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Gallery Spotlight: Documentary Arts with Clyde Keller 

Growing up, Clyde Keller knew he had some big shoes to fill. Keller comes from a strong art background. His grandfather Clyde Leon Keller, also

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Growing up, Clyde Keller knew he had some big shoes to fill. Keller comes from a strong art background. His grandfather Clyde Leon Keller, also known in Portland as "The Art Man" in the early 1900s, was a premier impressionist painter. If you look him up on eBay, you'll see his paintings going for big money.

The younger Keller learned the classic rules of composition as a child and began taking photographs in the '60s. Politics sparked his interest as a teenager and was eventually hired by the Kennedy family to document Robert F. Kennedy on the campaign trail in 1968. When the Triborough Bridge in New York City was renamed the RFK Bridge, the New York City Metropolitan Transit Authority used some of Keller's RFK photos to promote the change, thus placing his photos all over the New York subway system. Now, Keller draws his inspiration from a broad spectrum. His photos range from the fine arts to candid, documentary type photos. He coined the phrase, "documentary arts" to define the theory behind his craft of essentially photographing what he observes. At his show at Sisters Coffee (in the downtown Subway) this month, you'll see panoramic landscape photos he has taken including Central Oregon shots like the moon over For Rock.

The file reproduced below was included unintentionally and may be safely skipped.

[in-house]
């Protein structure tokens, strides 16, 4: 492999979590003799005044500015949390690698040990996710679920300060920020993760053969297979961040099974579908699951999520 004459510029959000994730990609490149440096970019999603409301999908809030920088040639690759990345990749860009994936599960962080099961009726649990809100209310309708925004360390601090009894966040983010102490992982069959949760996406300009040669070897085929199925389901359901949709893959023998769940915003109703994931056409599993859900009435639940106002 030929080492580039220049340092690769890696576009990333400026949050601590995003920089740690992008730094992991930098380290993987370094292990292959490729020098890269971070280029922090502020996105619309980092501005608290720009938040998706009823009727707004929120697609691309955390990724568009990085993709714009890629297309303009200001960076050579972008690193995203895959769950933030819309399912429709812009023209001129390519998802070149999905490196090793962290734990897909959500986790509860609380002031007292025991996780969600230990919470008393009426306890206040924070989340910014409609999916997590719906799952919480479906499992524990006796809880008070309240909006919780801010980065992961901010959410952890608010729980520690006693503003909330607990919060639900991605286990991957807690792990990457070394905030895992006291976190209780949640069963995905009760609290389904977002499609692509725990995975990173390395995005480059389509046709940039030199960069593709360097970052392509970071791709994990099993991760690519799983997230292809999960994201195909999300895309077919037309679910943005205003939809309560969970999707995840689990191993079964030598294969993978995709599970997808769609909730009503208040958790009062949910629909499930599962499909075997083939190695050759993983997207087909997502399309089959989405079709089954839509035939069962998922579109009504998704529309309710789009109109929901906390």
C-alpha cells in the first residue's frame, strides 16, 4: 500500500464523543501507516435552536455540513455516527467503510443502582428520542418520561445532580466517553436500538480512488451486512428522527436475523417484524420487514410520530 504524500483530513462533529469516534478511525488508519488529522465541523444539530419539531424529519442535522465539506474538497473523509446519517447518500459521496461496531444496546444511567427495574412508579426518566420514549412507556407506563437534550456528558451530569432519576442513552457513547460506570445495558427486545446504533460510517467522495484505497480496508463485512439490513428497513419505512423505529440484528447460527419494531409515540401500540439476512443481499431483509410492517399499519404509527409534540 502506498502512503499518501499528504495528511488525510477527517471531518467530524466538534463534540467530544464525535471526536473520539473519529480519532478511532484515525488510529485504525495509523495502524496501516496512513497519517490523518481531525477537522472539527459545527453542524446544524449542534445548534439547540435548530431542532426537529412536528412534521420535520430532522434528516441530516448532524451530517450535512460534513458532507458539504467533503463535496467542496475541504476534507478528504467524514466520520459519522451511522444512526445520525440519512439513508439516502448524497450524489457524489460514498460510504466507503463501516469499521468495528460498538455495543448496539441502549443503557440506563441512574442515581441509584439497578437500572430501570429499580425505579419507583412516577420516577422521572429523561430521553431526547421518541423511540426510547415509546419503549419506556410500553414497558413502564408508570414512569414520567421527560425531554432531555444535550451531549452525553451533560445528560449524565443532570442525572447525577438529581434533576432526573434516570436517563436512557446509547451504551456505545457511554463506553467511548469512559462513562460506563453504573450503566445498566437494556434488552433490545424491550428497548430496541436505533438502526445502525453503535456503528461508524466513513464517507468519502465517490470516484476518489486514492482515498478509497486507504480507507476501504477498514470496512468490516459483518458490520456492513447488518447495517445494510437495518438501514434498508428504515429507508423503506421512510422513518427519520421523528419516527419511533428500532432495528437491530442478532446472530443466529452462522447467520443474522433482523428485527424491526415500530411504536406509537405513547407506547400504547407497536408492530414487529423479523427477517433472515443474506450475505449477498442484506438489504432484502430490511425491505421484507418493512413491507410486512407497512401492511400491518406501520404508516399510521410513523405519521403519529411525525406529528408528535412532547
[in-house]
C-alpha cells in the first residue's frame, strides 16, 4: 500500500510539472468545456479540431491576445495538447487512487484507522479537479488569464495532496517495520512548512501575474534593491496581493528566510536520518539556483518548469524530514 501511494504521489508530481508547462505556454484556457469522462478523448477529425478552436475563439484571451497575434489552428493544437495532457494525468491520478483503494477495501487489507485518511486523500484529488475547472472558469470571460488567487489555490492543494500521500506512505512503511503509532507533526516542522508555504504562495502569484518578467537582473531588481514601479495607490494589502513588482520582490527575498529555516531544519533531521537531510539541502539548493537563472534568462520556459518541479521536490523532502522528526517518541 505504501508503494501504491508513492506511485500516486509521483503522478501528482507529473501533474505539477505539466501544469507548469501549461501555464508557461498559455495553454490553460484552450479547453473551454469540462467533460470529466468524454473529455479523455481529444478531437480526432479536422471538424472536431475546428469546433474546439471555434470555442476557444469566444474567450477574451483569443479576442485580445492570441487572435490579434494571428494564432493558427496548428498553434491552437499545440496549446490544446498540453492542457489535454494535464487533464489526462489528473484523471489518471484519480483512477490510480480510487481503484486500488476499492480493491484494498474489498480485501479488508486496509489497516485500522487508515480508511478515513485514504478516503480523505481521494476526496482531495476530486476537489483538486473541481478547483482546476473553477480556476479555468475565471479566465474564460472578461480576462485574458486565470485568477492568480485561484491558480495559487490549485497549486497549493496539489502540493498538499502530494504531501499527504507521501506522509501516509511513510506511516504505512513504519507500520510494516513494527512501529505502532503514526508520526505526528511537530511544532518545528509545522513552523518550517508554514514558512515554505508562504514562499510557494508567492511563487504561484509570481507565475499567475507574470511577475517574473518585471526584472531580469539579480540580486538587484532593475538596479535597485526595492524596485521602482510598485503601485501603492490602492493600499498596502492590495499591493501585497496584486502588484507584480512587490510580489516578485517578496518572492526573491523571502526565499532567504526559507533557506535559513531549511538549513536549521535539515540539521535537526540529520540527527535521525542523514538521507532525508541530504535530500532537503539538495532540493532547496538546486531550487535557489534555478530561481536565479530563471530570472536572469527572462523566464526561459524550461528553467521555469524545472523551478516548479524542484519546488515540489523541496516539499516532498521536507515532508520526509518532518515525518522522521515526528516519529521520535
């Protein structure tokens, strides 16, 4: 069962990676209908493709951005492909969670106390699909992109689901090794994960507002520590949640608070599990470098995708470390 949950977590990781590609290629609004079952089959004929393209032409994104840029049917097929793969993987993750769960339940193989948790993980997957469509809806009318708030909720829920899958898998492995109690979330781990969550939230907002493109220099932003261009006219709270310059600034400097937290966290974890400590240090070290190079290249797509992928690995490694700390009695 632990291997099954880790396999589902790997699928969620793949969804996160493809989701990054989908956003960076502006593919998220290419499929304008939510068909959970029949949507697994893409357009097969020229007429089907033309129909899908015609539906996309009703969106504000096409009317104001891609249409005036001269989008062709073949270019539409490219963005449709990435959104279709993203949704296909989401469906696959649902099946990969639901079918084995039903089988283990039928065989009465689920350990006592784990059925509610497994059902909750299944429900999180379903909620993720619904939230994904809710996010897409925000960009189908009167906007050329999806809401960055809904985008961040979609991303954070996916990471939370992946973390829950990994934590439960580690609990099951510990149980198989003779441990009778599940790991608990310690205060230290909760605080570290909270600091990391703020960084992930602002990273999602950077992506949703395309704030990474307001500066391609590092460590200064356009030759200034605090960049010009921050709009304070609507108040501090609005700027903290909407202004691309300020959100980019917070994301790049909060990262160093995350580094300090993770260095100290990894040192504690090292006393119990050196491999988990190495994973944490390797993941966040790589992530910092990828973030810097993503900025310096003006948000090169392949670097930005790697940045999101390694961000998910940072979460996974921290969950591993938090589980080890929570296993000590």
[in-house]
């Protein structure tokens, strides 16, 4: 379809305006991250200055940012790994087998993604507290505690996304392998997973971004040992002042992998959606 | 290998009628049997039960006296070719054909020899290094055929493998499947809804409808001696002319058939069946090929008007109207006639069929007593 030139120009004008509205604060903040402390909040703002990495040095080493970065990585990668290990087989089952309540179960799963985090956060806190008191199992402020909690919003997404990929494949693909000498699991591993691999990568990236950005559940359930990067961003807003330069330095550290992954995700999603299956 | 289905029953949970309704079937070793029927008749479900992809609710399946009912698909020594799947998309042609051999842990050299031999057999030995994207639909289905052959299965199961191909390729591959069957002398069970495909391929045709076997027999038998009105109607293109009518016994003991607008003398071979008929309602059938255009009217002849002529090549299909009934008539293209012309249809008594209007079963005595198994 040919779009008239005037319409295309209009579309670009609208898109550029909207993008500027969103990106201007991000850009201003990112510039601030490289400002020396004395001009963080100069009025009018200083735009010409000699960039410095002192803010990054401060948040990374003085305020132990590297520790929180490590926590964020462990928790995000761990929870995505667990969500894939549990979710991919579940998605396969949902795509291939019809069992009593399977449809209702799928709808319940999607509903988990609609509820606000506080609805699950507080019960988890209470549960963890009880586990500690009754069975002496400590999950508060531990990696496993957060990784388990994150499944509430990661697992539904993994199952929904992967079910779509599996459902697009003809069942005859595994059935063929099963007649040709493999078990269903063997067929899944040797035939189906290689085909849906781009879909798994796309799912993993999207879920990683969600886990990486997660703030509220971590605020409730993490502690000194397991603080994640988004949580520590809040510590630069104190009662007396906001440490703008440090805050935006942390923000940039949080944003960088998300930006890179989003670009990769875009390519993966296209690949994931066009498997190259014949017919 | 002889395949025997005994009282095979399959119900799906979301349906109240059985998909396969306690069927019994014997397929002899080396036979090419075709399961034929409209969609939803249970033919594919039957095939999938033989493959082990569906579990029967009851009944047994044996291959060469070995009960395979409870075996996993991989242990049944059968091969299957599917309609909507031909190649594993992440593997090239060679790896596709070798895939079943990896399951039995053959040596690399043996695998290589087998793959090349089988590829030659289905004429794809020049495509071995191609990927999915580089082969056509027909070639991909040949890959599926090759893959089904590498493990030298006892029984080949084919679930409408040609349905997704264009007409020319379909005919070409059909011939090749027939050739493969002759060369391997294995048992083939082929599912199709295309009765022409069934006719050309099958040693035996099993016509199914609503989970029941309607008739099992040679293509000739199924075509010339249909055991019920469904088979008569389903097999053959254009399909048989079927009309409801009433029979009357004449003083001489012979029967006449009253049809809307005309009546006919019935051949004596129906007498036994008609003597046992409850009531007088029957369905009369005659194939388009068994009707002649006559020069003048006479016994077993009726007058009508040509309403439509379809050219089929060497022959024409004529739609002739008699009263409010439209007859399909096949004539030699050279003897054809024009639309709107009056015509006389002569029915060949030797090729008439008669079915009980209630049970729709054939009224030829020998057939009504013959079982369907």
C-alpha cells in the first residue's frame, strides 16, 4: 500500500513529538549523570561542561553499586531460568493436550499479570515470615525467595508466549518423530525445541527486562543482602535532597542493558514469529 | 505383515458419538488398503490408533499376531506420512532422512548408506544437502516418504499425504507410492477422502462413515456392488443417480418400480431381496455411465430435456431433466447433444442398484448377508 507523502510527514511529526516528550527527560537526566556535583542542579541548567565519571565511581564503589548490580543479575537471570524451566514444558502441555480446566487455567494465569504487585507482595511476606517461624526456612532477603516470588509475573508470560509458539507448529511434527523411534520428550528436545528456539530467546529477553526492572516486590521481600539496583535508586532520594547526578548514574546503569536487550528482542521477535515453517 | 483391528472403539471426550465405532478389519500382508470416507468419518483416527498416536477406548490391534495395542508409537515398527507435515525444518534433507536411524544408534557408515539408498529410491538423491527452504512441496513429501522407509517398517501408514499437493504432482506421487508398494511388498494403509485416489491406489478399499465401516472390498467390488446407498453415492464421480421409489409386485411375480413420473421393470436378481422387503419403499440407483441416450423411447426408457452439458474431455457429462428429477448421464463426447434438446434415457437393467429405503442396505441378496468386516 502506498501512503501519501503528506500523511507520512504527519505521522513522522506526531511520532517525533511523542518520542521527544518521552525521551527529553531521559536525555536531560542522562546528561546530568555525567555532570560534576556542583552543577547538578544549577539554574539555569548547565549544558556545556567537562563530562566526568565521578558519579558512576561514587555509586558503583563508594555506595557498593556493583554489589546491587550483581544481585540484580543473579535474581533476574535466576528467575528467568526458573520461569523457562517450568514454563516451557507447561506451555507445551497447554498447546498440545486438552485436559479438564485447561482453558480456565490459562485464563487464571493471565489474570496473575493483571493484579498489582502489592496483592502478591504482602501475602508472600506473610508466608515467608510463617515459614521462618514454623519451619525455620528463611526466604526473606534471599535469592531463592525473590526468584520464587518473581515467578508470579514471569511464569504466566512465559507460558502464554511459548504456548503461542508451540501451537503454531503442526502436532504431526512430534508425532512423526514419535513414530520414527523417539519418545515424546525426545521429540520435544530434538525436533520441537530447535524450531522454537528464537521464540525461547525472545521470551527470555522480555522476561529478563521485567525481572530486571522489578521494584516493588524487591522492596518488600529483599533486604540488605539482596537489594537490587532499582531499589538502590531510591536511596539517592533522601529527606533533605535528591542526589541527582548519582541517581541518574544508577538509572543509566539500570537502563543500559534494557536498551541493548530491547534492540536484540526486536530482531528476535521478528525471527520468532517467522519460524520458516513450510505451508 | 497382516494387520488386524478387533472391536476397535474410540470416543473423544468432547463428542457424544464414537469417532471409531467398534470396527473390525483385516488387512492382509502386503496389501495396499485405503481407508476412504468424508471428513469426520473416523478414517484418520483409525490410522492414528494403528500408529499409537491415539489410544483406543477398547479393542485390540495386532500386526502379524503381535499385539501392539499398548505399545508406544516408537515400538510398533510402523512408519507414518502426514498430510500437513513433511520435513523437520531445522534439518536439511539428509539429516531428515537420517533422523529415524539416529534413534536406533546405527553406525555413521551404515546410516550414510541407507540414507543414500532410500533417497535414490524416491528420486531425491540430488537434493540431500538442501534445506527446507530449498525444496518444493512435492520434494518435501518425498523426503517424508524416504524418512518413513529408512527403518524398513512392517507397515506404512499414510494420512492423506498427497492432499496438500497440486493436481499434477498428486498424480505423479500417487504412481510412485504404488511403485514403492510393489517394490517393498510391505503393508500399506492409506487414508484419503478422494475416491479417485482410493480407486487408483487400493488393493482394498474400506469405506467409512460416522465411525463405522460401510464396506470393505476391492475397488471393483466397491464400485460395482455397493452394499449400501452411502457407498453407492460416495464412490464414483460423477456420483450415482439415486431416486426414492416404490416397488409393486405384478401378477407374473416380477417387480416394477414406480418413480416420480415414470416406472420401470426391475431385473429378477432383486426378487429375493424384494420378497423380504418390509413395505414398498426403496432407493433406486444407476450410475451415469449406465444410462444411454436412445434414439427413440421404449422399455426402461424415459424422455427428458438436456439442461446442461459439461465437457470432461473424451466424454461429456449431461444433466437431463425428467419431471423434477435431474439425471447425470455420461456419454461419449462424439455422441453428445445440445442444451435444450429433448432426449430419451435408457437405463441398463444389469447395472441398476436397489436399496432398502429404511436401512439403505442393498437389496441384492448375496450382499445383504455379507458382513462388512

Clyde Keller
Photographs on display at Sisters Coffee, 939 Bond St., Bend


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